SW Legal Educational Publishing

Computer Flickers Caused by Electromagentic Fields Not Nuisance
Description Building owner sued electric company for disruptions caused to computer screens in a building next to electric transmission lines. Appeals court upheld dismissal of case, finding that the power company had an easement and that its use of the transmission lines was within normal industry practice.
Topic Real and Personal Property
Key Words Nuisance; Easement; Electromagnetic Fields
C A S E   S U M M A R Y
Facts The owner of an office building next to electric power lines sued Boston Edison for nuisance, contending that magnetic fields generated by the power lines caused disruptions on computer screens in the building. Trial court dismissed the suit; building owner appealed.
Decision Affirmed. Edison, by eminent domain, took a 100-foot wide easement for construction and operation of the electric lines years ago. However, "a nuisance may result from an overly intensive use or an overburdening of an easement." Edison showed that its use of the transmission lines was within normal industry standards, so its use is reasonable as a matter of law. Hence, there is no nuisance.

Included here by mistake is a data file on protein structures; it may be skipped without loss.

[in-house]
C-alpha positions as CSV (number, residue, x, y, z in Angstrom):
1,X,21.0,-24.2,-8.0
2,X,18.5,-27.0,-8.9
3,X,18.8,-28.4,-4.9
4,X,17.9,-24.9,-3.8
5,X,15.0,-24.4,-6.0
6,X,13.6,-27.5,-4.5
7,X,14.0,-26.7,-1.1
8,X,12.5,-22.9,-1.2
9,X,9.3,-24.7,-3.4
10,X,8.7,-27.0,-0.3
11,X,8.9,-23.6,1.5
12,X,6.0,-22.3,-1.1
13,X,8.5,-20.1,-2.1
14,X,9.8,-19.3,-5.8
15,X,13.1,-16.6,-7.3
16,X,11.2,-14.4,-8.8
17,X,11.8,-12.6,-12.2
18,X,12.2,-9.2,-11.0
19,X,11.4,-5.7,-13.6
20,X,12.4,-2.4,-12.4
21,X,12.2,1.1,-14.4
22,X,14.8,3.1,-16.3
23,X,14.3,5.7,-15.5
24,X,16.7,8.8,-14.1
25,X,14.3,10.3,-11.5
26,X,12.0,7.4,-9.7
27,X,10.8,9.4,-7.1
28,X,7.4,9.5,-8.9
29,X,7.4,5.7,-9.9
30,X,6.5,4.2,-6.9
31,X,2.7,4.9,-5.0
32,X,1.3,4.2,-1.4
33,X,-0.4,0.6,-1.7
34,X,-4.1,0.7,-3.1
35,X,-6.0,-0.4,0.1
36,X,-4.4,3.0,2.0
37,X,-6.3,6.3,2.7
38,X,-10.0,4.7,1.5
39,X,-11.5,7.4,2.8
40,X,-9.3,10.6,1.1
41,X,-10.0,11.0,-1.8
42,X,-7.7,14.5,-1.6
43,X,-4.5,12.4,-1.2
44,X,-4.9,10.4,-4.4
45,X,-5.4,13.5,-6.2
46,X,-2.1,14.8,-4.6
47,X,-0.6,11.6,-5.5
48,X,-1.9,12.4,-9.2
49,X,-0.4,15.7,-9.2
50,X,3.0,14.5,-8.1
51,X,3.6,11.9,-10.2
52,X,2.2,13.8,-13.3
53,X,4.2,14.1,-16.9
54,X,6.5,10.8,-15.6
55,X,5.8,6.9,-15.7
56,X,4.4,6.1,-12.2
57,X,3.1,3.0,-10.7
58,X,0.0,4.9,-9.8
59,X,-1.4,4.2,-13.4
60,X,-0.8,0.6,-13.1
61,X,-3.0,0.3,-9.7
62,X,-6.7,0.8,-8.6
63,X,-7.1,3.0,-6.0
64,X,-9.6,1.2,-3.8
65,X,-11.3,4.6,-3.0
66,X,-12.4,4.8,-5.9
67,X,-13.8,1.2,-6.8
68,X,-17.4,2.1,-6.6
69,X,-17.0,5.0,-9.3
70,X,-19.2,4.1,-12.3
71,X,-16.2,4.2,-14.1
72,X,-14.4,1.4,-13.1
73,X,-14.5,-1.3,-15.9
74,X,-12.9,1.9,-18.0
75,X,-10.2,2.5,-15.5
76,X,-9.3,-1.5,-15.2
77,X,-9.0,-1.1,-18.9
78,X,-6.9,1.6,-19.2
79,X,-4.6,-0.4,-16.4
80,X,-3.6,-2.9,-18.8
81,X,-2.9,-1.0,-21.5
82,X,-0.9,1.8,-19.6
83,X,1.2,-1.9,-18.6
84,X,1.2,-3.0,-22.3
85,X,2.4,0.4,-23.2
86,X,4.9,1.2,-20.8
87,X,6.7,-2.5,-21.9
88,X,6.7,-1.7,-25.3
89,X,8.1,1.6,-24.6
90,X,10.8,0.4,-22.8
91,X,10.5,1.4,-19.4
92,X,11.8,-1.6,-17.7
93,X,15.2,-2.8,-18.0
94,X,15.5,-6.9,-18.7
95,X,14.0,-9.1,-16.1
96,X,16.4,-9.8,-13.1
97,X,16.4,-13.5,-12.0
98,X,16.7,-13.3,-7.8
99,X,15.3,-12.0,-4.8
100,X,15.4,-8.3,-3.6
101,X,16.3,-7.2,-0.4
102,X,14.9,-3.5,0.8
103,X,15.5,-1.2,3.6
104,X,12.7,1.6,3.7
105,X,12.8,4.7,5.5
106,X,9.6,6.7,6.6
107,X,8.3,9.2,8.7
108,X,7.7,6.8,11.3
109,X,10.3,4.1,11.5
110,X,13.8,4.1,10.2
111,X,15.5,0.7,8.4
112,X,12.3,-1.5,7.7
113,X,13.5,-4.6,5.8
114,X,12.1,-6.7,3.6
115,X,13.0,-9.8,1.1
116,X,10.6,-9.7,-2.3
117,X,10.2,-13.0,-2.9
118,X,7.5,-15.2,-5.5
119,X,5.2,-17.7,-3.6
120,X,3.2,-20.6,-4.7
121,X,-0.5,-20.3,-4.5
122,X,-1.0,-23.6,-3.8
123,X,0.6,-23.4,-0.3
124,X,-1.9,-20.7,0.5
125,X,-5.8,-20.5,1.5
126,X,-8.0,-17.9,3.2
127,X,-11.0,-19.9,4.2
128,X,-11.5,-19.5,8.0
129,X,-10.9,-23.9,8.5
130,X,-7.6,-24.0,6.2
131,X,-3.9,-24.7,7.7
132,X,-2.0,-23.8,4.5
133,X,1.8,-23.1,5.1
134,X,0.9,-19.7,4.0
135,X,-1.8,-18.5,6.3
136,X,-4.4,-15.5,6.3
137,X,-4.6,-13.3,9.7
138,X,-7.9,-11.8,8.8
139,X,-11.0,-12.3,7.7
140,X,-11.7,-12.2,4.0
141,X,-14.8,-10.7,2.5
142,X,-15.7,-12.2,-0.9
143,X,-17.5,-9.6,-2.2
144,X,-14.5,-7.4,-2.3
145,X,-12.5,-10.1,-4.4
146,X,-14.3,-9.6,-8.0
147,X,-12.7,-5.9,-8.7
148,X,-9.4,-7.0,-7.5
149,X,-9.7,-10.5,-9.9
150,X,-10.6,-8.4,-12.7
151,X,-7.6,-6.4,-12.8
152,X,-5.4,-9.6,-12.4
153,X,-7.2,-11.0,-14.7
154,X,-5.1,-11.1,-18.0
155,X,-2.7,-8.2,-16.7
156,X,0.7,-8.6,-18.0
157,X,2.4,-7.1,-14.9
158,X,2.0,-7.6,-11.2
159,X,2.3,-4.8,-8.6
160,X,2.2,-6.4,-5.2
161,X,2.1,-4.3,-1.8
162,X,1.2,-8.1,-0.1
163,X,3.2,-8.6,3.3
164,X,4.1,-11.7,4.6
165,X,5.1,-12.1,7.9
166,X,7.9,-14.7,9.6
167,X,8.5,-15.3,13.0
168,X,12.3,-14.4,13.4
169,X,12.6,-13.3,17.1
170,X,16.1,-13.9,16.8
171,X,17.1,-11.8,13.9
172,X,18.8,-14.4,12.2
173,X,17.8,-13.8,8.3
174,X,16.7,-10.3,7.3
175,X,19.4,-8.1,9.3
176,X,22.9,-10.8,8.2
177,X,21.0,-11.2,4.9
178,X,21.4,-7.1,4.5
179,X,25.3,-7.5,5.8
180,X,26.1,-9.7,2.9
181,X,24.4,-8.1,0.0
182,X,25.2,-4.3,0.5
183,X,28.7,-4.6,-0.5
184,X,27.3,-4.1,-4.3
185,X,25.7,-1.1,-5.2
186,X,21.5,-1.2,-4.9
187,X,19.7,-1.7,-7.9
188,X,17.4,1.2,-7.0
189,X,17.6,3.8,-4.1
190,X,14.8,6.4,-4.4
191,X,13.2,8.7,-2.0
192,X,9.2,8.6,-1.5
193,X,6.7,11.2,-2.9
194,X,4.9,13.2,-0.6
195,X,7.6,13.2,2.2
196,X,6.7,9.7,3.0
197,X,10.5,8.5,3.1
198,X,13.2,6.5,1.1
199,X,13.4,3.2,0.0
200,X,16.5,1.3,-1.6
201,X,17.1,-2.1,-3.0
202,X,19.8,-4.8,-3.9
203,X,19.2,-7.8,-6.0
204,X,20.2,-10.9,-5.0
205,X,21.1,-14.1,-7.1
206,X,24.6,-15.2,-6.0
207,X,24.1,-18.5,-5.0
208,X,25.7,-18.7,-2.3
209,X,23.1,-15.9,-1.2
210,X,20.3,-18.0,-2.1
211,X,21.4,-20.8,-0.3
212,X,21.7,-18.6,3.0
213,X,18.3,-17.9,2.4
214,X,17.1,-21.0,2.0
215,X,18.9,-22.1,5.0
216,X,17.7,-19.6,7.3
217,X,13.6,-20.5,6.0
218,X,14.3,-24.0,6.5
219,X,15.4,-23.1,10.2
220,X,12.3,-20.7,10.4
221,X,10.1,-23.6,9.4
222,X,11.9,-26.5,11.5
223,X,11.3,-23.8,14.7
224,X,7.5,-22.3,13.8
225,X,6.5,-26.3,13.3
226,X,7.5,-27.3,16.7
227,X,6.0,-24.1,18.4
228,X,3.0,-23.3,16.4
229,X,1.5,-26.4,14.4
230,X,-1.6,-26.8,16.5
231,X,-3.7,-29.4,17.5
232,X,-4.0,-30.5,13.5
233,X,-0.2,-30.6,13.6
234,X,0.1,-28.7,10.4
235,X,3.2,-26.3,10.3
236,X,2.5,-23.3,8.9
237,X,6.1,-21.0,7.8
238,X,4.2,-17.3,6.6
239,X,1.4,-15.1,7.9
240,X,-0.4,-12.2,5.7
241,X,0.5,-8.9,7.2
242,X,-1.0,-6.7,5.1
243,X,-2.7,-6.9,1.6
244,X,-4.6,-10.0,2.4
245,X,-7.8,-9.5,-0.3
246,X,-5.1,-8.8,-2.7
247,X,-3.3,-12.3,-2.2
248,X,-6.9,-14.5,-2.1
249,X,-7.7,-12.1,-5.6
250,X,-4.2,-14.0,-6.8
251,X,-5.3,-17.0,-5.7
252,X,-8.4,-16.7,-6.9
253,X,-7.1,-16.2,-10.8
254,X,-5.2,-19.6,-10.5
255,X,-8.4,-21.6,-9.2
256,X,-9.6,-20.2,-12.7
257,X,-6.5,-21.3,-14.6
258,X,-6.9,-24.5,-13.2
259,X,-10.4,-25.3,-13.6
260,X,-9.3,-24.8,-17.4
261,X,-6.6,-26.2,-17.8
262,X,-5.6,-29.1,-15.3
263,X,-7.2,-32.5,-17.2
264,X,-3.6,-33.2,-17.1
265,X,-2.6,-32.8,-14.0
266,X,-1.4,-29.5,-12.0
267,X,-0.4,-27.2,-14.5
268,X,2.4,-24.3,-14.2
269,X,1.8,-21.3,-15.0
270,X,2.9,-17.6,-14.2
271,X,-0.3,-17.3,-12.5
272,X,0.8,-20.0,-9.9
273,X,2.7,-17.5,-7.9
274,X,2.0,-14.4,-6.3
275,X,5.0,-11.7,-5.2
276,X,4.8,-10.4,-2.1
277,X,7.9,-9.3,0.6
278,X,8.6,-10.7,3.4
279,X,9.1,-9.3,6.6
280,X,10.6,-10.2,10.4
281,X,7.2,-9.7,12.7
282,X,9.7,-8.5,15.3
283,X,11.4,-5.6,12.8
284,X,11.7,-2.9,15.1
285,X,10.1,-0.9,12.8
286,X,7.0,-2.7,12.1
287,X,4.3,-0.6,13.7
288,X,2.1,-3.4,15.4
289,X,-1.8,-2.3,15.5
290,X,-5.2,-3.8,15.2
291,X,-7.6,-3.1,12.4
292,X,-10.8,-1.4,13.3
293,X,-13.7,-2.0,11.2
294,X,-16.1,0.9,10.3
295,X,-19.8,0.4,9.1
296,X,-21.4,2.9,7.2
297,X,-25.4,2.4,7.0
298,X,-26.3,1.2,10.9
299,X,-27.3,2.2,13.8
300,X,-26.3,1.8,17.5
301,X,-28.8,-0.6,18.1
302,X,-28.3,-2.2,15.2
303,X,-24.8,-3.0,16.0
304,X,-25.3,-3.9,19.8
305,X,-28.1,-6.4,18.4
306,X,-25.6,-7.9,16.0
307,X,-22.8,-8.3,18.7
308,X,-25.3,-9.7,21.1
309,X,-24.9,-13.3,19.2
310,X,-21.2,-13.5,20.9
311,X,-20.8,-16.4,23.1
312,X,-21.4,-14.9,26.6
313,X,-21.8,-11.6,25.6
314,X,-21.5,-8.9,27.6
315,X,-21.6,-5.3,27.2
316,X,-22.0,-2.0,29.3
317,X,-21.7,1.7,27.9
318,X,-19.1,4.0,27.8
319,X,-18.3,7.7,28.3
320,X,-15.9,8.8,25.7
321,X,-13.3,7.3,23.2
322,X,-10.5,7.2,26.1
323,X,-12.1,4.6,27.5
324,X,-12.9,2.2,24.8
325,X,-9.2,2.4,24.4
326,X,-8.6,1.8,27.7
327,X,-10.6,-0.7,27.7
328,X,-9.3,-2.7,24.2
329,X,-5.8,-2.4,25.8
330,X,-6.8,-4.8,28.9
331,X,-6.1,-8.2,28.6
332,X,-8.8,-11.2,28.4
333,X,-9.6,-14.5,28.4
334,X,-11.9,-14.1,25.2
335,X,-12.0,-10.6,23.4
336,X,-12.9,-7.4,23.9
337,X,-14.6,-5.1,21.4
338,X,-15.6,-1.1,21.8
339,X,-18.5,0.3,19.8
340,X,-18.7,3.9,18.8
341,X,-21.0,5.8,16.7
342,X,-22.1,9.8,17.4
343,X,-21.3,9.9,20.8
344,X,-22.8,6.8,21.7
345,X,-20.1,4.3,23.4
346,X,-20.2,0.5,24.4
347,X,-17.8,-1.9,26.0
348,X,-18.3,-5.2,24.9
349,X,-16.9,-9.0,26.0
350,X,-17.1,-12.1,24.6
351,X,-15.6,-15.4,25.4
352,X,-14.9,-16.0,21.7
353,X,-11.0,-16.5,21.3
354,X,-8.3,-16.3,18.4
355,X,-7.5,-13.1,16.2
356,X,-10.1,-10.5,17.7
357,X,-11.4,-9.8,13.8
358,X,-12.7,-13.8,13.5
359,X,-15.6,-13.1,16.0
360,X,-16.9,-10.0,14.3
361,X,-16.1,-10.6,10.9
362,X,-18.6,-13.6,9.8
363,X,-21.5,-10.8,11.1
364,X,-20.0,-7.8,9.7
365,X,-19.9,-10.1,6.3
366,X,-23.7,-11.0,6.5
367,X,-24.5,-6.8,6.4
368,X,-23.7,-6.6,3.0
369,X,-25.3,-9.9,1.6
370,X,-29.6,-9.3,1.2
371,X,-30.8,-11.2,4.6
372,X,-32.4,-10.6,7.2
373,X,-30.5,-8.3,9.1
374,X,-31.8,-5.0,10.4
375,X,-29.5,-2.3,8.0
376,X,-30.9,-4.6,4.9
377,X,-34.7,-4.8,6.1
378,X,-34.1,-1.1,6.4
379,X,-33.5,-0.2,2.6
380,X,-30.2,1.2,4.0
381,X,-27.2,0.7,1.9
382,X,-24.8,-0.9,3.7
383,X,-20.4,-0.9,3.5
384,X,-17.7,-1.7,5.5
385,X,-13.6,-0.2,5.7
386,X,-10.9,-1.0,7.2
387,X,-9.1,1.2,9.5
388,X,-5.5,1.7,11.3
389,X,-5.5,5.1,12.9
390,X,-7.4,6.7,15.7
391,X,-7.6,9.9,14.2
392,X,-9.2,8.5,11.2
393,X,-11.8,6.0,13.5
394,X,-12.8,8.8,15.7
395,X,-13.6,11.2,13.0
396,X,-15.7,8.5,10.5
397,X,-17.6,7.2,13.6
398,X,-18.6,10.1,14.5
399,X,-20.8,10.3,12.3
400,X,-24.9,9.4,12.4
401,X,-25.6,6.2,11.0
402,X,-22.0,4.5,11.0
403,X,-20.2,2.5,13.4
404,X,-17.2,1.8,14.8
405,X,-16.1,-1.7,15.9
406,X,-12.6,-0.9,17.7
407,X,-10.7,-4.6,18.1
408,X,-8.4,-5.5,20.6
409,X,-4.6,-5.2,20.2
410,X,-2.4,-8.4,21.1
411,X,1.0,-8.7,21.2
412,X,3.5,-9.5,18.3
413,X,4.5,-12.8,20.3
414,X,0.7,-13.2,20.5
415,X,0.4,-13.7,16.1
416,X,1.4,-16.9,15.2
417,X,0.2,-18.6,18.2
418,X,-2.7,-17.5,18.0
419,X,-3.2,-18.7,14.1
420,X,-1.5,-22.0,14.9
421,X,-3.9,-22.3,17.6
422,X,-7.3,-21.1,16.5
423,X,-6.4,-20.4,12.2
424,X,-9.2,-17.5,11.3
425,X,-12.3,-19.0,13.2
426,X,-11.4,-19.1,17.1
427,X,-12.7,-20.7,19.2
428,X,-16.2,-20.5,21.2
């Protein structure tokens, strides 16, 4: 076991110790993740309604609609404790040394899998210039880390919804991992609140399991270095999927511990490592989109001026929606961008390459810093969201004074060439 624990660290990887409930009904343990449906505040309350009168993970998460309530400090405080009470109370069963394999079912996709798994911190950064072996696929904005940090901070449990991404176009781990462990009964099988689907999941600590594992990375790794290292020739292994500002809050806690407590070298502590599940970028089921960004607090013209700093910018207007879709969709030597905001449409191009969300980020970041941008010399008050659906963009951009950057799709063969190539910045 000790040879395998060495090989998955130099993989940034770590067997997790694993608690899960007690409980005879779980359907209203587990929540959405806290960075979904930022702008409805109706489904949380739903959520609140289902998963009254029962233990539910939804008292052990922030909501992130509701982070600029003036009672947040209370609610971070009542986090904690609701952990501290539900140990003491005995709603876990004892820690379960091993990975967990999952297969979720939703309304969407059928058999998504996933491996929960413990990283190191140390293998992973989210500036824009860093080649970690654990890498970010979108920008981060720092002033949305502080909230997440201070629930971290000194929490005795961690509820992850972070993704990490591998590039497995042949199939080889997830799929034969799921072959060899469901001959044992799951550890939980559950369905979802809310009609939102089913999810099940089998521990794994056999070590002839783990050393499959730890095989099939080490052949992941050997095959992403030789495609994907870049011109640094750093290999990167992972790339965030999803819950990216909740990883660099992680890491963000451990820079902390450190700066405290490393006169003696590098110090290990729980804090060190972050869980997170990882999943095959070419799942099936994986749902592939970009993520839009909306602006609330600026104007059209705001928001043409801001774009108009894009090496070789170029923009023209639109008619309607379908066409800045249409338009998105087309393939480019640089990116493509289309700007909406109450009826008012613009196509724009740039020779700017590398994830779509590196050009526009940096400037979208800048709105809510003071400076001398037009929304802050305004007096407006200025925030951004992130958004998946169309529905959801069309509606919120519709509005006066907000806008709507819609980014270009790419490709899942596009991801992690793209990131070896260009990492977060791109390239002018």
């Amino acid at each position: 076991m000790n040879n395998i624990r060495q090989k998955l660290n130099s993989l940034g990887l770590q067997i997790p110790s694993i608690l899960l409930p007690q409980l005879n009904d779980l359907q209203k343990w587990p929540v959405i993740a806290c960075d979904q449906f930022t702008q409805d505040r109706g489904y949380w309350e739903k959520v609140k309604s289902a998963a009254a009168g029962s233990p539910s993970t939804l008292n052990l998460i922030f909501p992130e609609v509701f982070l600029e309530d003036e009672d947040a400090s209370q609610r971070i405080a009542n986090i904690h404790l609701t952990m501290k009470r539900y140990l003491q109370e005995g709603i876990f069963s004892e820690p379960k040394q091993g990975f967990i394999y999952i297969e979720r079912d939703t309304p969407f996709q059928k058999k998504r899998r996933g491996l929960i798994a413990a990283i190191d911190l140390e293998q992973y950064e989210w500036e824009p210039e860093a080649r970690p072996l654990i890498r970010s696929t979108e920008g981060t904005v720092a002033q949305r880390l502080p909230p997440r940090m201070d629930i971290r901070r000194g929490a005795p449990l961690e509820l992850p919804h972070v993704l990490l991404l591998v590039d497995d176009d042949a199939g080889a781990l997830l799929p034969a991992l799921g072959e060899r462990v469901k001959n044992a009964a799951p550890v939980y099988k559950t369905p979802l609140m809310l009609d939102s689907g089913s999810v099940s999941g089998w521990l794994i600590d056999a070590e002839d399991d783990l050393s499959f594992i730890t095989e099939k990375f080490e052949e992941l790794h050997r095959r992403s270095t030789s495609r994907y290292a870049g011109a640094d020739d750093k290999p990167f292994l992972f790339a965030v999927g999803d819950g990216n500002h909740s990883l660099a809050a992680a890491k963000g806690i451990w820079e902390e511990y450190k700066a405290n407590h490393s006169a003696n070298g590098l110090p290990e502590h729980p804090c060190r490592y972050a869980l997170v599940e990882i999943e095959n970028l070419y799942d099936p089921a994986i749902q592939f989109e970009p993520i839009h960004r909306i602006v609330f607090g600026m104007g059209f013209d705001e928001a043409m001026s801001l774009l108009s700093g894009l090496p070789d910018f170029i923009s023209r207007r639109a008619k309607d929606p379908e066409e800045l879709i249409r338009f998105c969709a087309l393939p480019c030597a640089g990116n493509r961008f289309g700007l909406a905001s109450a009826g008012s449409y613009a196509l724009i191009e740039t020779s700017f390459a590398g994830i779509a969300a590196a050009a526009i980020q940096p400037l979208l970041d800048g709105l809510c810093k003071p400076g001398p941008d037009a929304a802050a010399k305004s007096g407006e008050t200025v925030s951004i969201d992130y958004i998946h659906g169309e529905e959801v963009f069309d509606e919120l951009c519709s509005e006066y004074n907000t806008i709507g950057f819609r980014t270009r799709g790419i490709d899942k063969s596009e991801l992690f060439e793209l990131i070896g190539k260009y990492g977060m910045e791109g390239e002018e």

Citation Westchester Associates v. Boston Edison, 712 N.E.2d 1145 (Ct. App., Mass., 1999)

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